3. what will bring us together…will it have to be as devastating? i would hope not, but a common foe does tend to bring us together…hard to even imagine what they faced on those beaches…that last stanza def brings this forward to today…

  4. I am most struck by the fact that most of the soldiers WERE only “boys”. I cant imagine how it felt to be plunged into the horrors of war at eighteen, nineteen, twenty.

  5. Could I do that? I don’t think so. At times I have felt that some of the students head home into situations that feel like that, but certain death is different than randomness. Signing on to a cause/mission we believe in? O, I hope so, and I hope the weapons are détente and restoration projects we need each other for. Weapons have changed so much that few see the people they have to kill, though we still must wade through the carnage. Thank you for honoring courage and raising necessary questions. Until we find leaders who will walk in the shoes of their troops, we will remain shattered.

  6. no one should ever have to face the terror again they faced… my heart bleeds when i think of all the wasted lives in wars – yet some battles have to be fought when it comes to democracy and freedom.. honestly – it scares me what happens in the world at the moment and i hope we manage to solve the problems without having to start another war – fine write mark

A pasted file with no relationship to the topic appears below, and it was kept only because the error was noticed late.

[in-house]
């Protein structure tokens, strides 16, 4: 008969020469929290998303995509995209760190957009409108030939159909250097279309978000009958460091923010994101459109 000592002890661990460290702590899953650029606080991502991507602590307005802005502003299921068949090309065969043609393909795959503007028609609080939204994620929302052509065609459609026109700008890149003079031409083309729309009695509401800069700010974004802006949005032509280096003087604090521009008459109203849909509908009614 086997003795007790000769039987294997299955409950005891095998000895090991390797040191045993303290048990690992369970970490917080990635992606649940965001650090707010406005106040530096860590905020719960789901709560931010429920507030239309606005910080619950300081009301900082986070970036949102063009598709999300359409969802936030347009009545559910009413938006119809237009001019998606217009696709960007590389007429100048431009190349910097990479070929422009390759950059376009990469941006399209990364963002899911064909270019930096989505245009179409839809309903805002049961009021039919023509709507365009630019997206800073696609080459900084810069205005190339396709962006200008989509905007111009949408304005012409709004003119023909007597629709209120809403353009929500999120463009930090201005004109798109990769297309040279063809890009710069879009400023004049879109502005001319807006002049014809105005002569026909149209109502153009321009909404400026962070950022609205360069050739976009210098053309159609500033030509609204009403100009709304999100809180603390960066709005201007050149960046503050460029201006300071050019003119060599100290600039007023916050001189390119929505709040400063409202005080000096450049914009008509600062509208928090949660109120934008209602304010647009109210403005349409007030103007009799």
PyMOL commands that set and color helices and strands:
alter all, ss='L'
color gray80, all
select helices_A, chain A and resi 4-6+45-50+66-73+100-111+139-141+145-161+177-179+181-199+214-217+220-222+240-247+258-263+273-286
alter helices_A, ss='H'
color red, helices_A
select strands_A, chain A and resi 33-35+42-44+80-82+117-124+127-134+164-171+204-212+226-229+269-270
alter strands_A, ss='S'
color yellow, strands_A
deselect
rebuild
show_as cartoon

7. I now live within a few kilometres of all the landing beaches.The events of D-Day and the aftermath are constantly remembered here in many ways.
    I remember the day when news of the landings came on the radio, and the joy that the news brought everywhere in Britain.. My mother danced round the kitchen with the man who delivered the news along with the groceries.

    But your concluding lines ” I fear for a world
    where our leaders have neither the bravery nor courage to lead men to war.” are the opposite to my feelings on the subject:

    I fear for the. world where leaders have the arrogance to send men to war at the slightest pretext, the arrogance to think that their way is better than that of other countries, small or large. the arrogance to interfere, the arrogance to spend lives.

  8. I found that this post drew me into a world that I never realized. I had friends that fought and died in Vietnam. I was not there and all I felt was the anger about the senselessness of that war and the loss of my friends. But Normandy and the war fought thus seems still to mind a righteous war, fought of necessity. Perhaps what we really need are leaders who can recognize when a war is both righteous and necessary; and then have the courage to lead accordingly.

Some of what I write is true, some is fiction; most is merely possibility.